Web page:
A problem for many caregivers is that they may have traditionally gotten their emotional support from the very person for whom they are now a caregiver. Because they don’t want to further burden the sick person, they hold their problems inside. Finding adequate emotional and physical support from others to replace what is now gone takes time–something in scarce supply for anyone in that position.

Having multiple self-help practices such as self-hypnosis, prayer, meditation, Reiki, Emotional Freedom Technique, and other stress management tools make a critical difference. But even if you know how to deal with stress, it still takes time and commitment to do so. It has to be a priority. In my case, sleep not stress management was the priority. I was too exhausted to do anything else. And forget about being able to get away to get some help for myself even if I knew who to call and had the funds to spend.

Another point that I brought up was that thoughts carry a train and connect to thoughts of similar events. So that taking care of my mother reminded me of what my mother went through to care for my father during the many years of his 14 cancer operations, and three heart attacks. Luke’s death reminded me of Rodney’s and my father’s and that of both my grandmothers. If any of your similar events were not adequately processed either because you did not have the time or the skills to do so, what was undone will be brought to your attention now to deal with it as an extra load to any new issues that are occurring. 

Another weird thing was about the shrimp. I have always had an irrational fear of scorpions–so much so that I would never consider living in scorpion territory. They represent danger to me–something that you might never see coming that could hurt you. The similarity between the appearance of a scorpion and a shrimp was not lost on me. Already still traumatized from 9/11, my mind made a connection between scorpions and shrimp and my body overreacted.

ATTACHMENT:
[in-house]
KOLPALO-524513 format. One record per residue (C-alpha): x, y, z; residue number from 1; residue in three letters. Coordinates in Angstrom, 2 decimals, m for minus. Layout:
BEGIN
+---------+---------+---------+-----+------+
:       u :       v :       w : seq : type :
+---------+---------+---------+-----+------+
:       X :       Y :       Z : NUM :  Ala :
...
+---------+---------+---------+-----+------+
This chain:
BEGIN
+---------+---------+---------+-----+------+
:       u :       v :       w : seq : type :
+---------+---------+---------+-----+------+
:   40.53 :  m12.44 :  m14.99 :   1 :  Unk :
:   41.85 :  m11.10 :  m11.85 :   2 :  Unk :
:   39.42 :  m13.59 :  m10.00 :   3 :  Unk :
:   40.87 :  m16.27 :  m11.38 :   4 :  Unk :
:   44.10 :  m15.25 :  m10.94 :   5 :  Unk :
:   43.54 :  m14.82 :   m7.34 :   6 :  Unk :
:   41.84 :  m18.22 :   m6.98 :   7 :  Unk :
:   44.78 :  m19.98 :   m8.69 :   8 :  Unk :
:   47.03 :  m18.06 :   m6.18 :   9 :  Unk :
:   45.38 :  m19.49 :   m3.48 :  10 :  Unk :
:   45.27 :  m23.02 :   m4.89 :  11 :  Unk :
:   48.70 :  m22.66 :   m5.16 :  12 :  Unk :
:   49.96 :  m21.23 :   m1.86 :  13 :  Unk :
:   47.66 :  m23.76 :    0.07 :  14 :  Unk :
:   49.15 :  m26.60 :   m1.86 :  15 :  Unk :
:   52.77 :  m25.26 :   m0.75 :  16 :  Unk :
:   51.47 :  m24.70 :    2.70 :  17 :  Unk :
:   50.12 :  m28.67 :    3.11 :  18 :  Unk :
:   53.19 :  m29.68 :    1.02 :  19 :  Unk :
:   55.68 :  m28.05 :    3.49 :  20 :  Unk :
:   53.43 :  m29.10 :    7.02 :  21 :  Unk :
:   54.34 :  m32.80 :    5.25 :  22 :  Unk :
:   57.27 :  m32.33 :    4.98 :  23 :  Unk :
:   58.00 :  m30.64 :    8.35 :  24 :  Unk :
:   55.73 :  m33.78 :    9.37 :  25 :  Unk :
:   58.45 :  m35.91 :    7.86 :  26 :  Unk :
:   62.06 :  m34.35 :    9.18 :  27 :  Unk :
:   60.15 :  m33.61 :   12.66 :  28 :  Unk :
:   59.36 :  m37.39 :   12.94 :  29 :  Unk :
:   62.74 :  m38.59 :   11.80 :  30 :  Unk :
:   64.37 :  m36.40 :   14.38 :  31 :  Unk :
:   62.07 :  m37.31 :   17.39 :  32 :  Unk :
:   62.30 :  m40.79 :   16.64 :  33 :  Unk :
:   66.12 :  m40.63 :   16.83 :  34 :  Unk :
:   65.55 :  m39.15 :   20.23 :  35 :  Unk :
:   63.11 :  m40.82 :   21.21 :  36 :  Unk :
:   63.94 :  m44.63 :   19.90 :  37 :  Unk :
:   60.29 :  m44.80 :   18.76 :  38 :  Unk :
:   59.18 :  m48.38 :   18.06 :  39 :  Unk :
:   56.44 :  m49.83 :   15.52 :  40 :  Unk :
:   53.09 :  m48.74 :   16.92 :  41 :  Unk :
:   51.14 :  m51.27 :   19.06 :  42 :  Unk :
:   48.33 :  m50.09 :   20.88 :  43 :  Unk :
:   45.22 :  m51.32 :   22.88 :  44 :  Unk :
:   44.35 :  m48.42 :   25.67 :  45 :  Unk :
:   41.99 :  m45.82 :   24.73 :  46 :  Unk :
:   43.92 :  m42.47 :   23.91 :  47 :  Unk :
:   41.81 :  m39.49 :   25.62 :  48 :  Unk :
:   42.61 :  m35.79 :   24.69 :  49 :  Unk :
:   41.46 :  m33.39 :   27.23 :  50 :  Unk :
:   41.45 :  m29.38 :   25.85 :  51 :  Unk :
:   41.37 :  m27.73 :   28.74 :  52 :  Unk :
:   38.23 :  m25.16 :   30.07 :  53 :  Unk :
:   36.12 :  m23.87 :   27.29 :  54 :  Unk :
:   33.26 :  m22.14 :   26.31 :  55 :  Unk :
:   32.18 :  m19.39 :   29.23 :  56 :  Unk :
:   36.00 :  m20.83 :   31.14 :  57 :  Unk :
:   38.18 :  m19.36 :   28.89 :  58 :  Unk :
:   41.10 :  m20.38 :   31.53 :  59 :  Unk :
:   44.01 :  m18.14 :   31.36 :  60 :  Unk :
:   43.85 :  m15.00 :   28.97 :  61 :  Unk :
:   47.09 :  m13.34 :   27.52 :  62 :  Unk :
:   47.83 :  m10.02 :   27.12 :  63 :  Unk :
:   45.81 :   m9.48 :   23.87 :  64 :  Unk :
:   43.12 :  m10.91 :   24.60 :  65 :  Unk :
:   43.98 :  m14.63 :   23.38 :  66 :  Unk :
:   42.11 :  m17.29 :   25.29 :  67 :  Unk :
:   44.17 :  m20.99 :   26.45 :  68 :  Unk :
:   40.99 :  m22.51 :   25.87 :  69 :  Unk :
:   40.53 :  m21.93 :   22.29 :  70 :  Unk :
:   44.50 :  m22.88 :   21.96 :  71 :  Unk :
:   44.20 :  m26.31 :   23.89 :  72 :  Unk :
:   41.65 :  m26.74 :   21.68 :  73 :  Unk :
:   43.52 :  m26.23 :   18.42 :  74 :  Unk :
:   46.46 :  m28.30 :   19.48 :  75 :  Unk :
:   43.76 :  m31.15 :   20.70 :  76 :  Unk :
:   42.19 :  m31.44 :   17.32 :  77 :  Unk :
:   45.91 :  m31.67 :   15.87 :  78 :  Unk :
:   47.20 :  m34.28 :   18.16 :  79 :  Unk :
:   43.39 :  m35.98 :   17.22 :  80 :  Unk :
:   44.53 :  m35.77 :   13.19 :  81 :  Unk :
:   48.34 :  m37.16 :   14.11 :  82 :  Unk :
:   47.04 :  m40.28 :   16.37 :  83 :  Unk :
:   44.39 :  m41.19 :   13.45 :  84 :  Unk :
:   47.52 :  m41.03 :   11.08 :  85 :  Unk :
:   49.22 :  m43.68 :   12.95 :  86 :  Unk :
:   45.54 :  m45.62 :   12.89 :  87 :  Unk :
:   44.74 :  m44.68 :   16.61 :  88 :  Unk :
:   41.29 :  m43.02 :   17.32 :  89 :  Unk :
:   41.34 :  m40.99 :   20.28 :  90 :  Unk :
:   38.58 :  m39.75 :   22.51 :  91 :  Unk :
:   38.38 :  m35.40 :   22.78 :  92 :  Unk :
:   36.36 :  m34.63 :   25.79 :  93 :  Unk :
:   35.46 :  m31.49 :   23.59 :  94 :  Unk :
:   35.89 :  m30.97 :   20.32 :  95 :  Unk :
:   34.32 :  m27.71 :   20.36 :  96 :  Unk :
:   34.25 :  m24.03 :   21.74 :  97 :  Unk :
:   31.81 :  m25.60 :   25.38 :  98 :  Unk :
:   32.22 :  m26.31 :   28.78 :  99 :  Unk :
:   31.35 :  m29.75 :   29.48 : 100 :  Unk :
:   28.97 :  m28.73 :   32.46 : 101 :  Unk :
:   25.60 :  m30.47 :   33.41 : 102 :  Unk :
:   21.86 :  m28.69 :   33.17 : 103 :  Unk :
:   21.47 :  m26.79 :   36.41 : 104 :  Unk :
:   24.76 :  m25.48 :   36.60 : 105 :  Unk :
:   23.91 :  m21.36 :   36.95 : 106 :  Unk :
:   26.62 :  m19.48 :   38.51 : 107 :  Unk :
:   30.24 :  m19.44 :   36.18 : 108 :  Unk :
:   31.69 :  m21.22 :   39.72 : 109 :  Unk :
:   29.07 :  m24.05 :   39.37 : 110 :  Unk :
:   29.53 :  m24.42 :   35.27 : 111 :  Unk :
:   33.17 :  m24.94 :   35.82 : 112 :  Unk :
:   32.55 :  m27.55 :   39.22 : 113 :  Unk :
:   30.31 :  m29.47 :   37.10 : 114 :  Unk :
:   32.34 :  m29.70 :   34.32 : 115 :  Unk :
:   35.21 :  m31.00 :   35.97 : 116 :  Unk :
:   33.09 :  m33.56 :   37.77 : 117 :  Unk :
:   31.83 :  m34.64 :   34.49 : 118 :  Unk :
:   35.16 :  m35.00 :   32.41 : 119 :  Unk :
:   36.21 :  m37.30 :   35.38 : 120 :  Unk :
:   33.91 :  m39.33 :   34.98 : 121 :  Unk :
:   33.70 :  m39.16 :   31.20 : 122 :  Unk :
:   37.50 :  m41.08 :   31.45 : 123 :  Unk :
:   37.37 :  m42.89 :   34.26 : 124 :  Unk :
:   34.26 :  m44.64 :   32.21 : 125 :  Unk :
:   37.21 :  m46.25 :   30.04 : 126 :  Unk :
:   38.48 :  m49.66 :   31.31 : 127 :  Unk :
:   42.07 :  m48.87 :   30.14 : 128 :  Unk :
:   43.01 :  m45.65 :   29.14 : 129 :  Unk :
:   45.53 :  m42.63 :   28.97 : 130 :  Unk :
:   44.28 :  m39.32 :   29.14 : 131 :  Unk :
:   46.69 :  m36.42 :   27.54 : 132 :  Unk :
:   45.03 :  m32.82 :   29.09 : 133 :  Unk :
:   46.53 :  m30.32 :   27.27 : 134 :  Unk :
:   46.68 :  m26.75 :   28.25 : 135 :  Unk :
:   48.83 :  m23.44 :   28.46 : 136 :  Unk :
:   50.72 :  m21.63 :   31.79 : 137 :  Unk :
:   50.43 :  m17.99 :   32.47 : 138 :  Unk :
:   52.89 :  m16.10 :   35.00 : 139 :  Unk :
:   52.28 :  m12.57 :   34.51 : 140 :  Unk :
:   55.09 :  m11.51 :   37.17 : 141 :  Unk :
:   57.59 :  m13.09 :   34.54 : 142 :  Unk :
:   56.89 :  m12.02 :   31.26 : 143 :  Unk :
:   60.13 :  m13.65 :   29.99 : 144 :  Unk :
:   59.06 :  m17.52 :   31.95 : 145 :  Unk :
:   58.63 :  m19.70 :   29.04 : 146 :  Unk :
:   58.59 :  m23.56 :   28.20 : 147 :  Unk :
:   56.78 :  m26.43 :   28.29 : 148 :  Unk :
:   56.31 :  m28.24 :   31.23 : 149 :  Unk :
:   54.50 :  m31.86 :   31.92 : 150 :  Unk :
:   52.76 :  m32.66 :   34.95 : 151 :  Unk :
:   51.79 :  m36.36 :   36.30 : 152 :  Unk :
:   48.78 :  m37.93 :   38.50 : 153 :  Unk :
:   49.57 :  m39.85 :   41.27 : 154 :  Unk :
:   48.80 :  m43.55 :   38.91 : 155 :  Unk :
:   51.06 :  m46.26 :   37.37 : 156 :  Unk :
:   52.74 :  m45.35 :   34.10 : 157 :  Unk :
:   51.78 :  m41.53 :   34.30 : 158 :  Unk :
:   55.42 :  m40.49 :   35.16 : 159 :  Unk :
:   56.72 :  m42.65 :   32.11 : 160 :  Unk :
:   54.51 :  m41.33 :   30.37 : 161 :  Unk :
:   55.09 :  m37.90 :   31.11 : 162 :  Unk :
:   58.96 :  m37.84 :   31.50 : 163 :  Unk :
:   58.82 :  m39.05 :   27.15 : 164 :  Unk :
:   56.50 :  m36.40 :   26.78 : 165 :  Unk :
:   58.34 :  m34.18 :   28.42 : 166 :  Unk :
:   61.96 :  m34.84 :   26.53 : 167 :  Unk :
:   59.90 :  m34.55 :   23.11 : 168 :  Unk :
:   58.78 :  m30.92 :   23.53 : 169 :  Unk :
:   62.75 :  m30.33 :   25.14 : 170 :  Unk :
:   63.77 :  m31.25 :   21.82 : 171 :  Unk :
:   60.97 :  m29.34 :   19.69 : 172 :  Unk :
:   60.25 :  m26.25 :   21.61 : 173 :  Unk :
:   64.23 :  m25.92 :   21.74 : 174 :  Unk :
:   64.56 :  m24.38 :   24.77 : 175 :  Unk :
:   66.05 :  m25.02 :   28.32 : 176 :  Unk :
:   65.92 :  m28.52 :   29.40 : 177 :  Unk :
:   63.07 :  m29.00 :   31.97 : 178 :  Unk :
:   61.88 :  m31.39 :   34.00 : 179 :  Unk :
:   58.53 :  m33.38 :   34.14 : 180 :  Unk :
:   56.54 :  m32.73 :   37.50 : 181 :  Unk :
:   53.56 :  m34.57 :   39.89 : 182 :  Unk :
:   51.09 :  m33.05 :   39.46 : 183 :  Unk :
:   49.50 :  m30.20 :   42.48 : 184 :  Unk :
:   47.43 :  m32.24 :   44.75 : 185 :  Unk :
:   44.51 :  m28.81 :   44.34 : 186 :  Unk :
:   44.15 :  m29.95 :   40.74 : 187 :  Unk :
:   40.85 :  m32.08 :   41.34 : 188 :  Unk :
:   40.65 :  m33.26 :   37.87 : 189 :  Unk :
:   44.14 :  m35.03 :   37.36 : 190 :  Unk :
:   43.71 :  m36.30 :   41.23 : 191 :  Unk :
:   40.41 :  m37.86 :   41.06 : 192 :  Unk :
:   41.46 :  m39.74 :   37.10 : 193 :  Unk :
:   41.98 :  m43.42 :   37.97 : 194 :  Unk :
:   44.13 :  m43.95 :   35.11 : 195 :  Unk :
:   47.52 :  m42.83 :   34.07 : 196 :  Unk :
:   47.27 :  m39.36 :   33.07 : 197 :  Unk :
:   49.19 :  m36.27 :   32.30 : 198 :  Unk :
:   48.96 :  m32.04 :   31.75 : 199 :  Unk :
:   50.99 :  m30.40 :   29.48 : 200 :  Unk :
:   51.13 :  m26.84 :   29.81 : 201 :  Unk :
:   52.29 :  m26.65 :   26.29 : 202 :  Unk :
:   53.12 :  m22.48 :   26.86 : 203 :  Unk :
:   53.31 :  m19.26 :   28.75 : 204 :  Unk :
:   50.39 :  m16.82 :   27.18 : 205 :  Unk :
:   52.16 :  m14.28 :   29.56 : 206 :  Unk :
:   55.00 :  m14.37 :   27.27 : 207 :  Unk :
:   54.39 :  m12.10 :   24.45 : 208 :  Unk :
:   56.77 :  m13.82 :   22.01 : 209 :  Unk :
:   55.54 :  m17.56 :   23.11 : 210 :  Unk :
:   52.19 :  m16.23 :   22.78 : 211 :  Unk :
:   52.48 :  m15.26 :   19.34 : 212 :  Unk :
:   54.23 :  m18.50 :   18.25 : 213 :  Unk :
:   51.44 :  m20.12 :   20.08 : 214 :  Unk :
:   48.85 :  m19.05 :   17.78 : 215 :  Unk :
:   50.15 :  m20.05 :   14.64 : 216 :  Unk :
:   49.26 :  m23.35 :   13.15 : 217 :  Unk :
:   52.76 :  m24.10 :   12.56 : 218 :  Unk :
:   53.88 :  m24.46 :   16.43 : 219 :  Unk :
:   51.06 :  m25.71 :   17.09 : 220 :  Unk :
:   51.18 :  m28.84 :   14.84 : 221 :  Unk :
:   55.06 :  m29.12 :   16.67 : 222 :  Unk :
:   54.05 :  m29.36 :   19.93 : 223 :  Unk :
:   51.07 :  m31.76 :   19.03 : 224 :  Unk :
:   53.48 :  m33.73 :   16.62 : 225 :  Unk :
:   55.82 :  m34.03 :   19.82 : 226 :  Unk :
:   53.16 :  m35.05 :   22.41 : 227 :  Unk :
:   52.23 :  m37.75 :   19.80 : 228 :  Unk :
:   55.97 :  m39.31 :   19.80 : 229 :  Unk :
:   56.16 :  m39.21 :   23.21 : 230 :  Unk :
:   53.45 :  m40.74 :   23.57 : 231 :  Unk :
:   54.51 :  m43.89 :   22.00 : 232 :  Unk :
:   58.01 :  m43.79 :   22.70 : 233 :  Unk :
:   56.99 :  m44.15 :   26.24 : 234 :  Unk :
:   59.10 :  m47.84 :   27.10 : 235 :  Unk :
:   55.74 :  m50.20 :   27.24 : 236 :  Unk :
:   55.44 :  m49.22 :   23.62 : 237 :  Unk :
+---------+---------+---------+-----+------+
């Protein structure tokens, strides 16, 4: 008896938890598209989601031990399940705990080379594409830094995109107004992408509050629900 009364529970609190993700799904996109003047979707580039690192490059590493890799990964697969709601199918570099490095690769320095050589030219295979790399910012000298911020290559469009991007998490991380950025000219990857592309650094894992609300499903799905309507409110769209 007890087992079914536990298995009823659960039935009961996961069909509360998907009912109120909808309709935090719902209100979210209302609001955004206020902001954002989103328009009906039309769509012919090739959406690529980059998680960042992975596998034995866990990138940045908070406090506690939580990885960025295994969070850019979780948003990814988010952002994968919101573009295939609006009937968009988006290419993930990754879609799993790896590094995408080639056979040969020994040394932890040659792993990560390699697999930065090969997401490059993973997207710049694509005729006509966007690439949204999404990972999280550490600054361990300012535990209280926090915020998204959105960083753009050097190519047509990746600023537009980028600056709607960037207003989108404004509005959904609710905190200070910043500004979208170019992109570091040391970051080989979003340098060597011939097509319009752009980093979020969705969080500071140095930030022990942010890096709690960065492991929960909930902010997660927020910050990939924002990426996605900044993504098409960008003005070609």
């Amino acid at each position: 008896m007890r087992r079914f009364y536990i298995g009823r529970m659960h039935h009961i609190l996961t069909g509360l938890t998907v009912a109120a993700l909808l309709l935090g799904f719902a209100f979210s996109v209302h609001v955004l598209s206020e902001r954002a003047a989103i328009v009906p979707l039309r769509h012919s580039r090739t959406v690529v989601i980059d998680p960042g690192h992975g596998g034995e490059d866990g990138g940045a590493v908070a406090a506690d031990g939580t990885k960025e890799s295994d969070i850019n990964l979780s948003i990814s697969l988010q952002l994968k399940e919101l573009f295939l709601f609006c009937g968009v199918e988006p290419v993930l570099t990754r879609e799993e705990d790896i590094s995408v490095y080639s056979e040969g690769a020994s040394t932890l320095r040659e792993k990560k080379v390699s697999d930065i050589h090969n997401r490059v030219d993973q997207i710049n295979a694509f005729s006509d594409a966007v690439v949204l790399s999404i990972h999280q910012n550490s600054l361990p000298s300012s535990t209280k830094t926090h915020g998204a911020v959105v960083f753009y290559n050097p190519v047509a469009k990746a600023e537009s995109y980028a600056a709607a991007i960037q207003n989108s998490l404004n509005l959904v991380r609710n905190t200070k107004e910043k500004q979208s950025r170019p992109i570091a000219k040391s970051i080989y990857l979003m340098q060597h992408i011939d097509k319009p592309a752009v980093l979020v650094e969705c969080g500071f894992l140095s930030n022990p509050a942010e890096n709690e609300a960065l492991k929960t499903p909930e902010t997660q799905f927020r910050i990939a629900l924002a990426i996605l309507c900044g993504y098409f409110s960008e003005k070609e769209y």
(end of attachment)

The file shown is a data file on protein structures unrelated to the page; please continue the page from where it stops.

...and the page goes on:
In mentioning Nelson’s getting let go just days before 9/11, I hoped to illustrate that what looks like a terrible thing (eg. losing your job) can be a blessing in disguise. On Friday, all those 40 people were upset, wondering what they were going to do next. And on Tuesday, they realized that if not for losing that job, they would have been dead like all their other co-workers.

Not mentioned was that I realized that my mother’s many health issues that arose immediately after I announced that I was moving away. I felt that this was part of secondary gain. For an explanation on this psychological dynamic, see my previous article here. Then you could interpret her falling and shattering her arm as “giving her right arm” to keep me with her. If I am right, she must have felt desperate.

Finally, in mentioning Luke, it is good to remember that we never know what the day will bring. And in our last moments, take the opportunity to connect with someone you love.

Copyright by Roxanne Louise. However, this article may be shared in free online sources only if this copyright notice and link to http://www.roxannelouise.com and http://unlimitedpotentialhealingcenter.com  are included with the content.